Last week I felt the need or rather had a strong urge to make some scones. I had gotten it in my head that a brunch would not be a real brunch without scones. However, the brunch without them happened. In retrospect, this was a mixed blessing. Had I gone forward with the scone recipe I had intended to make, I would not have made THESE. And I definitely would not have spent hours of my life reading even more scone recipes. What would cause me to become so scone recipe obsessed? Well, I started to second guess my initial scone recipe choice. While entrenched in the scone recipe world, I came to realize there didn’t seem to be any crystal clear butter to flour or dry to liquid ingredient ratios. And then, to make it a bit more frustrating, recipes calling for 2 or 3 cups of all-purpose flour all called for using one tablespoon of baking powder. My quest to find the ‘perfect on the first try’ scone recipe was making my head spin. Not to allow all of the time invested in scone research to go to waste or worse yet, turn into recipe paralysis, I ended up doing what I usually do. Trusting and listening to my instincts (which have been known to fall somewhere between 95% and 100% of the time). In this case it meant incorporating techniques and/or ingredient amounts from one recipe into another based on what made the most sense. And then keeping my fingers crossed this would not be one of those times when I got it completely wrong.
The time spent on the deep dive into the scone world resulted in THESE Mixed Berry Scones. On a side note, they can also be made into blueberry scones, single berry scones, or plain no berry scones. But since I had my heart set on Mixed Berry Scones, Mixed Berry Scones it was going to be! Even if that meant making another trip to the grocery store shamelessly dripping wet after an hour long hot yoga class. There are probably grocery store rules prohibiting people from entering the store looking as I did, but they weren’t posted anywhere and none of the grocery store employees would be comping my grocery bill.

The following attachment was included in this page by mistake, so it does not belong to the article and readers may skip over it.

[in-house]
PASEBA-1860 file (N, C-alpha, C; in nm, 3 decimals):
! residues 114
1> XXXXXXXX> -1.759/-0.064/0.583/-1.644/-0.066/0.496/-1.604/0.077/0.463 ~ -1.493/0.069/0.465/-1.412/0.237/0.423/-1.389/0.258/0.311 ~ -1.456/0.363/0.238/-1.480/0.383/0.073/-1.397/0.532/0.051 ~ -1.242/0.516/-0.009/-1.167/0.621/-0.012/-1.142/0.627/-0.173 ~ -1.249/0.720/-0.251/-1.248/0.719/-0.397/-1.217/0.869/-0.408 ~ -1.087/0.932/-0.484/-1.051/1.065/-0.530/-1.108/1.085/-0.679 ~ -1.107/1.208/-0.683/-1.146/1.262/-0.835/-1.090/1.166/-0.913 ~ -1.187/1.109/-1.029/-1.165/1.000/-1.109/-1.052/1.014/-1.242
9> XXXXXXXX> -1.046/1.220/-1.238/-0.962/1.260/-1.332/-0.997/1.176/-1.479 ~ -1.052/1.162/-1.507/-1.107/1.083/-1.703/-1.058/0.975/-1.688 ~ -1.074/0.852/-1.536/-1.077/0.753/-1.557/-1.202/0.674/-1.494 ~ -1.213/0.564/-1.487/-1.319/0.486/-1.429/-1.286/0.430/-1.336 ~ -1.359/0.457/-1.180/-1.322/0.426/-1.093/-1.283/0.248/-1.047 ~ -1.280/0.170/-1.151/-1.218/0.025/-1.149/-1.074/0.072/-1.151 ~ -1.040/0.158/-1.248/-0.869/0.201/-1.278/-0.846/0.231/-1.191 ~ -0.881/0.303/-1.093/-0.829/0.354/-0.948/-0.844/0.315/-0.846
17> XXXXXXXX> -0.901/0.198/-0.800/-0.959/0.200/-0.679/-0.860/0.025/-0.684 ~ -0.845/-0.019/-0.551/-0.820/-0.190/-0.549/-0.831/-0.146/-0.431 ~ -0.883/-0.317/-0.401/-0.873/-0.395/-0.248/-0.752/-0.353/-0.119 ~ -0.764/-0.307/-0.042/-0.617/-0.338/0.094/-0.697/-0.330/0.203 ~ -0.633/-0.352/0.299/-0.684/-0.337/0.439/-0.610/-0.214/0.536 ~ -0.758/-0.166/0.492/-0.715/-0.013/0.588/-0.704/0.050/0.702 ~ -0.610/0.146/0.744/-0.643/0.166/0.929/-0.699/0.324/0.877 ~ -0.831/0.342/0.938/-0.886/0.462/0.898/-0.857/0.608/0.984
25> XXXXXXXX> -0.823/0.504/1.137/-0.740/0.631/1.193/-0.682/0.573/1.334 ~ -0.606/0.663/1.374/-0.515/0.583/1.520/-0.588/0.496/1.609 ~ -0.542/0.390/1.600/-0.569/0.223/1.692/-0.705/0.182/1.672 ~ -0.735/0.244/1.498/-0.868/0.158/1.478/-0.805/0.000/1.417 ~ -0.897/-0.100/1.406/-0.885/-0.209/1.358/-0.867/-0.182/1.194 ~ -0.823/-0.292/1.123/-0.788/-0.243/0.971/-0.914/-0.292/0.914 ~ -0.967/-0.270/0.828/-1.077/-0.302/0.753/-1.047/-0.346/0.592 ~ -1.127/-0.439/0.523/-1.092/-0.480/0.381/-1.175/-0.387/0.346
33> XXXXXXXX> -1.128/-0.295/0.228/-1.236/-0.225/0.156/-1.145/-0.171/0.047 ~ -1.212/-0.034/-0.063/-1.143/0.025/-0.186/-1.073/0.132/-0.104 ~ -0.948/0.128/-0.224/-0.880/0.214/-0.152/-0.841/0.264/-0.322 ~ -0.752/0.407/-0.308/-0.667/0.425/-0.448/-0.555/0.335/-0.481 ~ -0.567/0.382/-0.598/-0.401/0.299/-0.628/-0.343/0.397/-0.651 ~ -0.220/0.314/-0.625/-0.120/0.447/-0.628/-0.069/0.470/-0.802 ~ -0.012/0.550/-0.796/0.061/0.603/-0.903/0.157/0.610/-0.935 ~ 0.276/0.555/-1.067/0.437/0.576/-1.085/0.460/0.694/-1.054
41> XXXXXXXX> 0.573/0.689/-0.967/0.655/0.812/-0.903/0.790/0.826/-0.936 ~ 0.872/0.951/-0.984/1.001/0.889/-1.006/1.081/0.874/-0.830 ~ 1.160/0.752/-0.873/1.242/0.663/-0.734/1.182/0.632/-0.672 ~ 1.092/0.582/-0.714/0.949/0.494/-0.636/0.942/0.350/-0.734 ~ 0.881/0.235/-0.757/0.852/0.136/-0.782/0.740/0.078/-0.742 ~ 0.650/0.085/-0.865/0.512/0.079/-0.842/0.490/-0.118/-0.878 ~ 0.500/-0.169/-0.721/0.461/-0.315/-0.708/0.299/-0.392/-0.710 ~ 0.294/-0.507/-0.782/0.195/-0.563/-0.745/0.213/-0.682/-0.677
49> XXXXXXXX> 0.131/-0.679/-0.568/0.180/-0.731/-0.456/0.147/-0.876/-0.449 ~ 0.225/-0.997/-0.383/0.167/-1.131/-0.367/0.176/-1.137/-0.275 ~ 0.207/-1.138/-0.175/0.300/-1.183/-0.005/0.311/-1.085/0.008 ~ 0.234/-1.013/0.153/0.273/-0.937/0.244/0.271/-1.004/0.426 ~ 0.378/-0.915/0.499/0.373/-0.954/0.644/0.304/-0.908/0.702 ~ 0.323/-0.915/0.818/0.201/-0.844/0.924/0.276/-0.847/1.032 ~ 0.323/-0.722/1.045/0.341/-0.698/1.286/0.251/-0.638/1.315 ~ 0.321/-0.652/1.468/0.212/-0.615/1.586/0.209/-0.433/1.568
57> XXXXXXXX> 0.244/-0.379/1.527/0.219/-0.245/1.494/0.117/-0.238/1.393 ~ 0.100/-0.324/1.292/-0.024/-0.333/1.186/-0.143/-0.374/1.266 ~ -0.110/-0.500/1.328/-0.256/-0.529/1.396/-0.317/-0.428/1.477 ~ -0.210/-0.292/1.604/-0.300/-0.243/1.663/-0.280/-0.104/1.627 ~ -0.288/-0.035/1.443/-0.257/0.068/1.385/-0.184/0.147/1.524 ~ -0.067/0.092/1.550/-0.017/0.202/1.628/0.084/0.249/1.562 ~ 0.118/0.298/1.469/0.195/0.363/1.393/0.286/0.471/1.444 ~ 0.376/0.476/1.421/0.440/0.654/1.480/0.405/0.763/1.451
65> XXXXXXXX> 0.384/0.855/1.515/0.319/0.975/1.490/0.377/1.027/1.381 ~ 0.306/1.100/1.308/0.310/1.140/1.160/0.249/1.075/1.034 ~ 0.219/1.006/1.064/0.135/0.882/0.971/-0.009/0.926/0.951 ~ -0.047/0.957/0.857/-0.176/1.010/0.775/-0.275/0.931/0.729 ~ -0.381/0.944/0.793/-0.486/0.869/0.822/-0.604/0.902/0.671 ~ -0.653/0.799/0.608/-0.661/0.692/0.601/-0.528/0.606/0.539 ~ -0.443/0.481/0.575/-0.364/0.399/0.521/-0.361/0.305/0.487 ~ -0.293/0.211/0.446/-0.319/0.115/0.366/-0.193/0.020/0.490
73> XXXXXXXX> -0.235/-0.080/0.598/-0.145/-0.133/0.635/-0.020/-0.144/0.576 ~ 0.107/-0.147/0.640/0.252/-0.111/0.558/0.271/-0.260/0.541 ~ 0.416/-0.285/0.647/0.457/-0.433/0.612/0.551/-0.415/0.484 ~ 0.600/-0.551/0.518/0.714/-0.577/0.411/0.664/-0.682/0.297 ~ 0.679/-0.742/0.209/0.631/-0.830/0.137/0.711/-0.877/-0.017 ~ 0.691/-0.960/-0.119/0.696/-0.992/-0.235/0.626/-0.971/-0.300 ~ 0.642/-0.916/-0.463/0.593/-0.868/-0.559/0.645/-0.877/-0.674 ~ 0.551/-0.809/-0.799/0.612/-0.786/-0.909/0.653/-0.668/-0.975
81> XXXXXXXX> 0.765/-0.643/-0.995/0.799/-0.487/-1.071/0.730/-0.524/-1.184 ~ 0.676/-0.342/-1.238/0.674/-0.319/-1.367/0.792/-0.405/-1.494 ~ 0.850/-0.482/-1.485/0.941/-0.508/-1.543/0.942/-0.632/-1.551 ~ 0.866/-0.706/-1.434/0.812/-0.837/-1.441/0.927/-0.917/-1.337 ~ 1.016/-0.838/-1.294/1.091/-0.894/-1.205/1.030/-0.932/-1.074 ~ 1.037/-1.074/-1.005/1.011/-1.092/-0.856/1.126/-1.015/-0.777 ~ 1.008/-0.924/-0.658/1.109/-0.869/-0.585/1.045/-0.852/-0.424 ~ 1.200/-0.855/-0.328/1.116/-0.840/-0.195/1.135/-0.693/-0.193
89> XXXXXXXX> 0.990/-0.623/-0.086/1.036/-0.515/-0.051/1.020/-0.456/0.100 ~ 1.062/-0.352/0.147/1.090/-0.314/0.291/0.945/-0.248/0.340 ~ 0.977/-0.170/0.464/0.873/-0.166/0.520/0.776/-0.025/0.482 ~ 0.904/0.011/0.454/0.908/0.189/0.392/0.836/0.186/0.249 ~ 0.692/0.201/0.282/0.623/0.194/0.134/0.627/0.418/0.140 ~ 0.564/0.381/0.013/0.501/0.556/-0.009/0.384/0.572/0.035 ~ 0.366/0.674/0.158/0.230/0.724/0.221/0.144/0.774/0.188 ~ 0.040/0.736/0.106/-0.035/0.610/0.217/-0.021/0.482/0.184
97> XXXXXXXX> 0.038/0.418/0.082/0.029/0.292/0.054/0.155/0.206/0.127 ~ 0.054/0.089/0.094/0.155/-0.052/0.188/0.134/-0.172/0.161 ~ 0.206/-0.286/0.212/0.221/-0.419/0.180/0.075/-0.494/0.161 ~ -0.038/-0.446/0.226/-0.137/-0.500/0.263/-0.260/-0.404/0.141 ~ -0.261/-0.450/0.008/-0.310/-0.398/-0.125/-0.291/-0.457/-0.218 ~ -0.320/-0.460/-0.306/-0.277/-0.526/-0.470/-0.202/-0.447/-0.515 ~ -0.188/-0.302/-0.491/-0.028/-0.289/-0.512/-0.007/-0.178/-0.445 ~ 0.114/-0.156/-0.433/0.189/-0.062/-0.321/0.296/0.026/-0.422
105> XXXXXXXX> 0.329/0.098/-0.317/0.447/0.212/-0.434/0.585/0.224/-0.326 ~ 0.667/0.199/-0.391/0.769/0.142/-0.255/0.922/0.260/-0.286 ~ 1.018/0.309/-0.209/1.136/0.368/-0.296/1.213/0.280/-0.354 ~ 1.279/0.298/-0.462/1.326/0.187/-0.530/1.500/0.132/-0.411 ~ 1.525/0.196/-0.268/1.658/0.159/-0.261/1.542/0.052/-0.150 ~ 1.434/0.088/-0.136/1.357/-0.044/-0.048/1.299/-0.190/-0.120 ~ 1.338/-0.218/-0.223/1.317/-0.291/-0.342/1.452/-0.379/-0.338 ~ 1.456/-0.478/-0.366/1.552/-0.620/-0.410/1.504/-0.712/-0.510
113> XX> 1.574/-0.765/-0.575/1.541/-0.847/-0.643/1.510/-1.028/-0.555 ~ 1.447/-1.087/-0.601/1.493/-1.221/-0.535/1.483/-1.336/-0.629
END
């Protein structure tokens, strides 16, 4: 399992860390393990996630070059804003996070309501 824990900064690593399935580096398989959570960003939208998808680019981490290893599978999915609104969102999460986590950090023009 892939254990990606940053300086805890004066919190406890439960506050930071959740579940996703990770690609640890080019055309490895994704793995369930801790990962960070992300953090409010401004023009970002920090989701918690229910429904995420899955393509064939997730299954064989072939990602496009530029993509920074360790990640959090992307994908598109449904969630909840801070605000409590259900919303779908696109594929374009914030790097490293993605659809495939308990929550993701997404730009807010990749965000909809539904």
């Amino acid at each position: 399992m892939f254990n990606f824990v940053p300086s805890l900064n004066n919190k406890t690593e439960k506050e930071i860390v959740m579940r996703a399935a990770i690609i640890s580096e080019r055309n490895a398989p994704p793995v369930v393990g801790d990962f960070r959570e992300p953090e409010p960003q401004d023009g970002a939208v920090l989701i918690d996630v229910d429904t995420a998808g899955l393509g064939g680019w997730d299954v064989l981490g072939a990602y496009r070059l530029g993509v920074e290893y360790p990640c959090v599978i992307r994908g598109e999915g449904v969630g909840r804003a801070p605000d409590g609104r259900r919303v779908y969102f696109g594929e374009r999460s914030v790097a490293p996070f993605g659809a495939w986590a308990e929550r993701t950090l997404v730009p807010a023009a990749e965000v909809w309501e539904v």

The recipe for these Mixed Berry Scones ended up being a hybrid version of two scone recipes: The Royal Wedding Scones (shared by a community member on the Food52 blog) and the Mixed Berry Scones shared in the September 2015 issue of Cook’s Country. In case you are wondering, it leans much closer to the Royal Wedding Scone recipe. The idea of using less butter and heavy whipping cream versus more butter and whole milk was what swayed me. I am easily tempted by anything with heavy whipping cream in it. If anyone called me a whipping cream slut I would take it as a compliment.
Scones are rustic, crumbly, buttery, slightly on the dense side, and have a less discernible flaky layer. While sometimes referred to as a biscuit-like pastry, they are quite different than a biscuit. At least the American version of a biscuit. Scones can be round, triangular, or square (there don’t seem be any shape rules for them although some scone purists might tend to disagree). They can be eaten plain or slathered in butter, jam, preserves, lemon cured, or clotted cream. The origin of scones has been attributed to Scotland. Primarily due to a 1513 print reference. Ironically not in the form of a recipe, but in a poem penned by a Scottish poet. England and Ireland have also laid claim to being the ones to create the first scone. Considering there were very few culinary outlets back in the 16th century, it is quite possible any of the three could hold the title of Scone Creator. Over the past five centuries the scone has undergone various iterations. From shaped as round cakes to wedges, to being made with oats to being made with flour, to being cooked over an open fire to being baked in an oven. The scones originally eaten at the end of the Medieval Age are a little different than the ones we are eating today.
Well chilled butter and frozen fruit are key in the making of these scones. To minimize the bleeding of the frozen fruit into the dough, toss them with a tablespoon of confectionary sugar and return back to the freezer while you are measuring out your other ingredients.
The dry ingredients (flour, sugar, salt, baking powder) come together in the food processor with a few quick pulses. That very well chilled butter is added and pulsed (10-12 times) until it is transformed into pea sized pieces. If you over process the butter, your baked scones won’t have those heavenly biscuit-like butter pockets. Transfer the dry ingredients to a large bowl, then toss and mix in the frozen fruit. Make a well in the center of the mixture before adding the liquid.
After whisking the heavy cream, egg, and vanilla together, pour into the well you have created.